A cab driver and a war veteran have found fertile common ground on the long drive to the Twin Cities.
Deeq Shaklane no longer consults a map to find Chetek, Wis. (population 7,300), or the tiny six-room cabin where Betty Meservey awaits him several times a month. He's been down these roads many times before.
"Sometimes, in the morning, [I see] one car or two," Deeq says. "Very peaceful."
This is one of those mornings. Few cars. An elegant sunrise. The gentle bobbing of his taxi's tires against country roads.
"Did you eat breakfast this morning?" she asks Deeq, as if it weren't an odd thing for a fare to ask a driver upon his arrival at her door.
"Yes, I did," says Deeq, his amused smile looming large.
"He wasn't gaining weight," Betty explains after Deeq assists her out of her wheelchair and into the front passenger seat. "I told him to eat a piece of fruit every night before bed. He's gained 2 pounds."
(Note to readers: He's still skinny as a pencil.)
But enough of that. Does he have a girlfriend? Betty wants to know. Deeq laughs.
Twenty-two years of military service have taken a toll on Betty, 74. A veteran of the Air Force's Strategic Air Command in Korea, she has dealt with open-heart surgery and breast cancer, as well as blindness in her right eye and severe bone and back pain. She needs a wheelchair to get around. Three or four times a month, she sees her doctors at the Minneapolis VA Medical Center, traveling to and from the appointments via Airport Taxi, which has had a contract with the Veterans Administration for a year and a half. It's a round trip of more than 200 miles.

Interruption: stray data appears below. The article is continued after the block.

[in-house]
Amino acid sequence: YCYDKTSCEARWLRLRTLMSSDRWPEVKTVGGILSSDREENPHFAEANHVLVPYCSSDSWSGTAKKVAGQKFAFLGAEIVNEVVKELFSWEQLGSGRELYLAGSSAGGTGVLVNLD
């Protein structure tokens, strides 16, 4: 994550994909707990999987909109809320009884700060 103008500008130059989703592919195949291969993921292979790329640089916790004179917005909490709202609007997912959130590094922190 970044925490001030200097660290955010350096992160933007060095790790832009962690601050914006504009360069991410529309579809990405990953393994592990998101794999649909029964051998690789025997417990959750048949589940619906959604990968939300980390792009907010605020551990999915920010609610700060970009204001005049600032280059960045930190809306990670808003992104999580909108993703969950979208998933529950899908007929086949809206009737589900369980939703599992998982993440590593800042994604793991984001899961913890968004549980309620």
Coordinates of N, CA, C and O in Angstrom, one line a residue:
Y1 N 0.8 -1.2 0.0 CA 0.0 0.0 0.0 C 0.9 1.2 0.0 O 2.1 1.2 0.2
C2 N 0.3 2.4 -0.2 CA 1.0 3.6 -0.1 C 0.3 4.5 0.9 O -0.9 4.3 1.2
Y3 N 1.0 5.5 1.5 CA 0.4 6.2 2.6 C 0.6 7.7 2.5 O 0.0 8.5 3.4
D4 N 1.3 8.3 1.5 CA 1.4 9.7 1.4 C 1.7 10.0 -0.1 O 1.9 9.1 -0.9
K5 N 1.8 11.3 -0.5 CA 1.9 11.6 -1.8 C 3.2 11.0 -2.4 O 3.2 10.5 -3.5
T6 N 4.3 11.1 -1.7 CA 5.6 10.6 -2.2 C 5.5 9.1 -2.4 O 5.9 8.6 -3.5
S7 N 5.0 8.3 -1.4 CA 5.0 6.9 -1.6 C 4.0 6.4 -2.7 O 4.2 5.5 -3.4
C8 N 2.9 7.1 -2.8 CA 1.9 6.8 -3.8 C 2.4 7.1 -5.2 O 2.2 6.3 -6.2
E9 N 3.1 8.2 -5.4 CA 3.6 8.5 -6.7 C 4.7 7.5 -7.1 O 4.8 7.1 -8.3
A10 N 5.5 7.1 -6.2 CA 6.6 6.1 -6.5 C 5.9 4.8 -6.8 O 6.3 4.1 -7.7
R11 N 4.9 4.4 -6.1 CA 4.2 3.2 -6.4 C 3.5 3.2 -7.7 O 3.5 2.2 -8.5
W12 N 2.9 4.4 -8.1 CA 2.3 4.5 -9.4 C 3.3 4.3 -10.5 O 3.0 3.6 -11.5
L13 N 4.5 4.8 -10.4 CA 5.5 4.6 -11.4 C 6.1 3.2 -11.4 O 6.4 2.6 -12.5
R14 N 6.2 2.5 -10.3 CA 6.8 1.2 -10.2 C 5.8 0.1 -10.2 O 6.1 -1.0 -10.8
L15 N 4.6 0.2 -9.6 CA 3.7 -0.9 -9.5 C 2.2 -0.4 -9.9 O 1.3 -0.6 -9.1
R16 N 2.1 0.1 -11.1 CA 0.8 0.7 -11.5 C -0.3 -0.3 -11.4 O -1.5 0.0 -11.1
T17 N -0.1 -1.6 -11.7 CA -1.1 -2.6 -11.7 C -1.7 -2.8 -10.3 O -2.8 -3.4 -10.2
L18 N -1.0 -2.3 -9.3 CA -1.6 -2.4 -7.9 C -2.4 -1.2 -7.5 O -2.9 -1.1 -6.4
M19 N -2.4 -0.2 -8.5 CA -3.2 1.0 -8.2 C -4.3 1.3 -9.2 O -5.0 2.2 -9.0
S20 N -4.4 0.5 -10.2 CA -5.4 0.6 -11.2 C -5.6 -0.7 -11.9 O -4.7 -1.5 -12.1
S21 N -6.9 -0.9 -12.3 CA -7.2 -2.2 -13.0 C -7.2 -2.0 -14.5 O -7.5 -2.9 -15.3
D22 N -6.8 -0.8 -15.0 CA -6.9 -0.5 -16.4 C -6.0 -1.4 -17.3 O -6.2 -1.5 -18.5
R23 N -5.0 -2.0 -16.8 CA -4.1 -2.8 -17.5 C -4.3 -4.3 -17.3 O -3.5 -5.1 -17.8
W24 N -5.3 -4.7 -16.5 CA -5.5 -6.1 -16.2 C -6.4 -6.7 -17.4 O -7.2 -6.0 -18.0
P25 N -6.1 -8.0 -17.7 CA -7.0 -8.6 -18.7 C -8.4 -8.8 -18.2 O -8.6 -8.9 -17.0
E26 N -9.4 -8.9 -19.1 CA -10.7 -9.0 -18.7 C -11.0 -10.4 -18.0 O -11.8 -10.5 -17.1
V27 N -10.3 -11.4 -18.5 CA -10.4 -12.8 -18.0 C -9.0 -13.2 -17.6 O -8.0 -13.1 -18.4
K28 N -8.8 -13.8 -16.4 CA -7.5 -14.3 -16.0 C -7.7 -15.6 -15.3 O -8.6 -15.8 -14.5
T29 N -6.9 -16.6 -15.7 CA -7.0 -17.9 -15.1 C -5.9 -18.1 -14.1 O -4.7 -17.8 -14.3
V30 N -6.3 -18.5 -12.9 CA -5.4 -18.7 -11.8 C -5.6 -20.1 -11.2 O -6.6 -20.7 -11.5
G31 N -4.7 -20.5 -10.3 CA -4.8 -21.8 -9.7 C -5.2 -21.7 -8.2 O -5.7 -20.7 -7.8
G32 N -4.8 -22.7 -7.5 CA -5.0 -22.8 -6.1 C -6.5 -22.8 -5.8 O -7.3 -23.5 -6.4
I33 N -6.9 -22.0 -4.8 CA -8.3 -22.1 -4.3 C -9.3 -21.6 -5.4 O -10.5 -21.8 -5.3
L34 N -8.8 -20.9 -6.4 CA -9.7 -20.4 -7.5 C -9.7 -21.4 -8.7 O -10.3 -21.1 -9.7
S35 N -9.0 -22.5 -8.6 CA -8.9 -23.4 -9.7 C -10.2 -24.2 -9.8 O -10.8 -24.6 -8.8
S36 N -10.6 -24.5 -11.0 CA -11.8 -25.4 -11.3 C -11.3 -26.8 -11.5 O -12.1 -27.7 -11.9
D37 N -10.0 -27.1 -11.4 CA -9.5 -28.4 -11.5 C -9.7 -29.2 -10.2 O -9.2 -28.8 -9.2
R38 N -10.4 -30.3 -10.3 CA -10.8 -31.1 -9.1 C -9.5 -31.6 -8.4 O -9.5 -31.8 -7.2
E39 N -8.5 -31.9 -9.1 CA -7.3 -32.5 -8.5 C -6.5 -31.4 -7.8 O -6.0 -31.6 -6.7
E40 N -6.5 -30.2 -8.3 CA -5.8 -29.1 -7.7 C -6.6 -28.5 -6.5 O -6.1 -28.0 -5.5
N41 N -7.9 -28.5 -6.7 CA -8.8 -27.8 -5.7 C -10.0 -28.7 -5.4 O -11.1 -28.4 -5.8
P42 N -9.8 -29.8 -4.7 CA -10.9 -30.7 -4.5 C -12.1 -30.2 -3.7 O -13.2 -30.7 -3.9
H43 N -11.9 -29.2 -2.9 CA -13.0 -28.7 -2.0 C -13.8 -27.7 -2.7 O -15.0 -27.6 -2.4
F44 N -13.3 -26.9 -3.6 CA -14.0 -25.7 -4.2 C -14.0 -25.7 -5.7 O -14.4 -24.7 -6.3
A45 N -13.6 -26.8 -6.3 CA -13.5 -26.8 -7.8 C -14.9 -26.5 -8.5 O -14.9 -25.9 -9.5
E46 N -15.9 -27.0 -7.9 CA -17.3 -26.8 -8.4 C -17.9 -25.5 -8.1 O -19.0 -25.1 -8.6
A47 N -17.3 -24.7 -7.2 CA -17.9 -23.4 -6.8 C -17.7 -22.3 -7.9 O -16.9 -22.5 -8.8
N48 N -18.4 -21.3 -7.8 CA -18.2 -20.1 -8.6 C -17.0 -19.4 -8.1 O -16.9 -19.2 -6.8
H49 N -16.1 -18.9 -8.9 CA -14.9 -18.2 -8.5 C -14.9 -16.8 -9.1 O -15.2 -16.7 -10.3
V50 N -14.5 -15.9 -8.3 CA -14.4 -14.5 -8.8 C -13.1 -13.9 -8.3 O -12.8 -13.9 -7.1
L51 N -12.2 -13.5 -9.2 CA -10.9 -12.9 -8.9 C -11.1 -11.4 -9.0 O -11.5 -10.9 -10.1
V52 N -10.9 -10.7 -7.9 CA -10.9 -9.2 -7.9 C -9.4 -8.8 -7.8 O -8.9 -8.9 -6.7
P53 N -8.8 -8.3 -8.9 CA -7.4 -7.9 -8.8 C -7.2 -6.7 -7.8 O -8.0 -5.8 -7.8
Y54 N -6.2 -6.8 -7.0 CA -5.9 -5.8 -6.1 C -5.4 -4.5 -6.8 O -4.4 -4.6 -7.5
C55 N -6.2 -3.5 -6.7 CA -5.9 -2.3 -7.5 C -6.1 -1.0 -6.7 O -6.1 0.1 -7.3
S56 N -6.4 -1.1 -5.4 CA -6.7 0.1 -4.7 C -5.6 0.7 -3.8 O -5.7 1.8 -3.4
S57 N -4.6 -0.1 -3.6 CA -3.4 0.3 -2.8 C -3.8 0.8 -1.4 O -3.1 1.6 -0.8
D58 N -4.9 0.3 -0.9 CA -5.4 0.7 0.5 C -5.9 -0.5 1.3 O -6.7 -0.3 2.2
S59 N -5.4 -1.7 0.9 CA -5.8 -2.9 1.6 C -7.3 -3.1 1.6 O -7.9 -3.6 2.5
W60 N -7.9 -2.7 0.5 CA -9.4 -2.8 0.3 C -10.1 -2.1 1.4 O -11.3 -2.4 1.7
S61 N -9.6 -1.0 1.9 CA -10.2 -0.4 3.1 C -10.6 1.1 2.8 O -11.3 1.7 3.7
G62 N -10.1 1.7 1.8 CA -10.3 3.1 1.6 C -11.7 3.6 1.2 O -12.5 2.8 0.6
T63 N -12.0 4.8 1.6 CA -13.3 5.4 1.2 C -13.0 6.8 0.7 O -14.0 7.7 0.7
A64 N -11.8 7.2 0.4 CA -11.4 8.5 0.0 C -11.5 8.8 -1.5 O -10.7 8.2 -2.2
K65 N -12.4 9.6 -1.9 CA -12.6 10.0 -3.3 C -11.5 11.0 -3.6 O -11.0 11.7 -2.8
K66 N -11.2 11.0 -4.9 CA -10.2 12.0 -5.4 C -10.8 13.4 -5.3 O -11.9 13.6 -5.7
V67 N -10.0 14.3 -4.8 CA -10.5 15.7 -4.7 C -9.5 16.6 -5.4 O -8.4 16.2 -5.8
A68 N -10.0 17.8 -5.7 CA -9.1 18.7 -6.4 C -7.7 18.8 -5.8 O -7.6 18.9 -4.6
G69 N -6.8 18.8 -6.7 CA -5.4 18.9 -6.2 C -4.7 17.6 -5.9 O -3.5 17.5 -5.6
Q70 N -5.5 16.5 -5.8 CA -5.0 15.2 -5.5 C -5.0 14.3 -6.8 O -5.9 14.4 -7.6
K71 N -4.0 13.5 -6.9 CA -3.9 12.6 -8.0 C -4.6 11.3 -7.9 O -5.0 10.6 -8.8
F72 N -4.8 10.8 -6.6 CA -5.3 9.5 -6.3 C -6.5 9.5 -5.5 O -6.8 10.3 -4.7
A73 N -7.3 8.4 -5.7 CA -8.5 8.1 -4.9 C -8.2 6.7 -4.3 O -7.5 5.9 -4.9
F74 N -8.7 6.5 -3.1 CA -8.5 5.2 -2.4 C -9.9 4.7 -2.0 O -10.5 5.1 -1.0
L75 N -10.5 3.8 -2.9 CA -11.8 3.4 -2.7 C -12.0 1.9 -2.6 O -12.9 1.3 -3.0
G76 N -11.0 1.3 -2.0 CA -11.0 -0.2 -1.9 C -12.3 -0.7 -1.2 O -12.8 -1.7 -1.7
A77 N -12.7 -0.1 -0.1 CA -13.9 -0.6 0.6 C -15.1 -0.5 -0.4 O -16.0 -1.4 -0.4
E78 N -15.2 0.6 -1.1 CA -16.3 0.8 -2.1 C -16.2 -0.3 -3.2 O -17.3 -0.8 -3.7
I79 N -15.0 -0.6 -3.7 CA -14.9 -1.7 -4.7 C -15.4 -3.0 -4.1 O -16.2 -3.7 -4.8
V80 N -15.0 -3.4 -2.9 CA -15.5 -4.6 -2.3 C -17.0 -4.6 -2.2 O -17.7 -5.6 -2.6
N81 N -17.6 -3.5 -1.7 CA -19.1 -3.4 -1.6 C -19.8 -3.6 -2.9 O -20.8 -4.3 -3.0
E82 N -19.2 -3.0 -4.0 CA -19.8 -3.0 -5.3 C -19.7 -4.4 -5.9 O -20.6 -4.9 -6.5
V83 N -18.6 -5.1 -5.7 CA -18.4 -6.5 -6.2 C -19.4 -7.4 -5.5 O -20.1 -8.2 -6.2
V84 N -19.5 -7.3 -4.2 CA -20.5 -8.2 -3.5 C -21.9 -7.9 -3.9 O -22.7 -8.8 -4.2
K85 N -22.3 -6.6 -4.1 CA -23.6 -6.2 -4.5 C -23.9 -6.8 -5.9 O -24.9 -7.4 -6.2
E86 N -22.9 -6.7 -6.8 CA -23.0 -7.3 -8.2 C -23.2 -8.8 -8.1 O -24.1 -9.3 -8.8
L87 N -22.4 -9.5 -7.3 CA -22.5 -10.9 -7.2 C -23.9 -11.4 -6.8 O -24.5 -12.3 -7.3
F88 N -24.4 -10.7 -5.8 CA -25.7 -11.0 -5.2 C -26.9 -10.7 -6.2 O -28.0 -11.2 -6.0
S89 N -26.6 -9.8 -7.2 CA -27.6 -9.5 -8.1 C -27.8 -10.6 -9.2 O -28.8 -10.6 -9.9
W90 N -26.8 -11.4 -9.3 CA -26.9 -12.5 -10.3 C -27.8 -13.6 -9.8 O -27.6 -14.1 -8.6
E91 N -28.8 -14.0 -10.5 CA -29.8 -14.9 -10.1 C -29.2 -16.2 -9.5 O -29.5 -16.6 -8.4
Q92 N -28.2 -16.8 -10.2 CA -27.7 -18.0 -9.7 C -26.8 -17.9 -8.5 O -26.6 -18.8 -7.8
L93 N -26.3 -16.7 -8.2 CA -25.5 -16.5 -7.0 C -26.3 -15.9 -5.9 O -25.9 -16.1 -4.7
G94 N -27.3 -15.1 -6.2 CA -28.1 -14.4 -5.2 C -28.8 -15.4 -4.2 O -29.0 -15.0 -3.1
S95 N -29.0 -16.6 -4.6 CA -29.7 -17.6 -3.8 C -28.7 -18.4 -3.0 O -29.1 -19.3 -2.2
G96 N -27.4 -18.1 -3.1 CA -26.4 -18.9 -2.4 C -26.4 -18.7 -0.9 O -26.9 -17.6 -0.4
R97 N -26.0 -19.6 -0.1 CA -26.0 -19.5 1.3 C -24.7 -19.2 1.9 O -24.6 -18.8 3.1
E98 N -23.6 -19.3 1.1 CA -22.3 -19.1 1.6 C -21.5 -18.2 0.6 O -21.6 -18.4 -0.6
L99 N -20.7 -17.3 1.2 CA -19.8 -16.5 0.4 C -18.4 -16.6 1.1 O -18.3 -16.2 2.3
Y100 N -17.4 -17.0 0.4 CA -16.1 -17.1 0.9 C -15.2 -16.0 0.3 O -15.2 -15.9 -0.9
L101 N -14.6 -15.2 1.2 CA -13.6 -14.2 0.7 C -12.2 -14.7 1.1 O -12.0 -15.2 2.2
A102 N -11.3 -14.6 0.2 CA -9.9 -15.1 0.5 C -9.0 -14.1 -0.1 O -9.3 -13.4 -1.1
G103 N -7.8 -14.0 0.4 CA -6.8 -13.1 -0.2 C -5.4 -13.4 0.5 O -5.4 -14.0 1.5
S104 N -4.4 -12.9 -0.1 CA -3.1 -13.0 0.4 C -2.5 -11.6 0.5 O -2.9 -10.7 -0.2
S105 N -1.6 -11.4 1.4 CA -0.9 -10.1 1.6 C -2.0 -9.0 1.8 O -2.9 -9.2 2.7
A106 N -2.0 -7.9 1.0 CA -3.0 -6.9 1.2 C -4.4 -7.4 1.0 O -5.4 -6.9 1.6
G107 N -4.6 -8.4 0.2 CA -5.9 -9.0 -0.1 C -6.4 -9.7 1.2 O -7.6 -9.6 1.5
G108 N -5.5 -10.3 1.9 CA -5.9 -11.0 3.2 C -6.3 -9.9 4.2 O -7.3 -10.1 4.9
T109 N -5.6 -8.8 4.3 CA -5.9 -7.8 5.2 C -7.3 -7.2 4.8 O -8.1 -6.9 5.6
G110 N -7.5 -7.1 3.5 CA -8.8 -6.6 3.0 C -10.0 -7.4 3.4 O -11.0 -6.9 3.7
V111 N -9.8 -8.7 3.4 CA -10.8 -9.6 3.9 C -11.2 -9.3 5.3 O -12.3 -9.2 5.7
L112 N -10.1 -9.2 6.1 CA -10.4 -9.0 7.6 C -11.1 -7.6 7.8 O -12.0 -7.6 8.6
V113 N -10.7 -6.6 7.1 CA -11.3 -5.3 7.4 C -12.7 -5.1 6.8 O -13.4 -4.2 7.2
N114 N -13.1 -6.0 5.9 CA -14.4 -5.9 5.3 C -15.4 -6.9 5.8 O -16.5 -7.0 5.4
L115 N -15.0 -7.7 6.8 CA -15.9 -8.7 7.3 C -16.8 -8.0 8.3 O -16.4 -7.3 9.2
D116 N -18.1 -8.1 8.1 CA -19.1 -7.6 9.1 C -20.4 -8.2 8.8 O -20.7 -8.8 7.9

She likes all their drivers, but there's only one she calls "son." Deeq, 43, who came to the Twin Cities from East Africa 10 years ago to live with an aunt, reciprocates with his own term of endearment for Betty: "Mom."
His actual mother, Dhol (pronounced "Dell"), remains in Kenya near the Somalian border, a topic of concern on this particular morning, one day after the U.S. military struck Al-Qaida members in Somalia.
"Have you called your mother?" says Betty, mother of five grown children.
"She's in a safe area," Deeq assures her.
"She made it very clear she prefers him," said Scott Kenyon, special transportation coordinator.
He finds their relationship sweet -- and unusual.
"He's a very soft-spoken guy -- Muslim and gentle. She is very plain-spoken -- Midwestern, very direct. If she doesn't like something, she lets you know."
When she likes something, she lets you know, too. She squeals with delight when Deeq presents her with four traditional African blouses in rich golds, reds and oranges. She often brings him gifts, too; goat cheese, the handmade wallet he carries, a vest, a quilt, an autographed photograph of a young Betty in uniform.
They drive on. Without asking, Deeq leaves the main road for a more scenic option.
"I just feel that she'd prefer it," he said.
Betty is pleased. "Isn't he a wonderful driver?"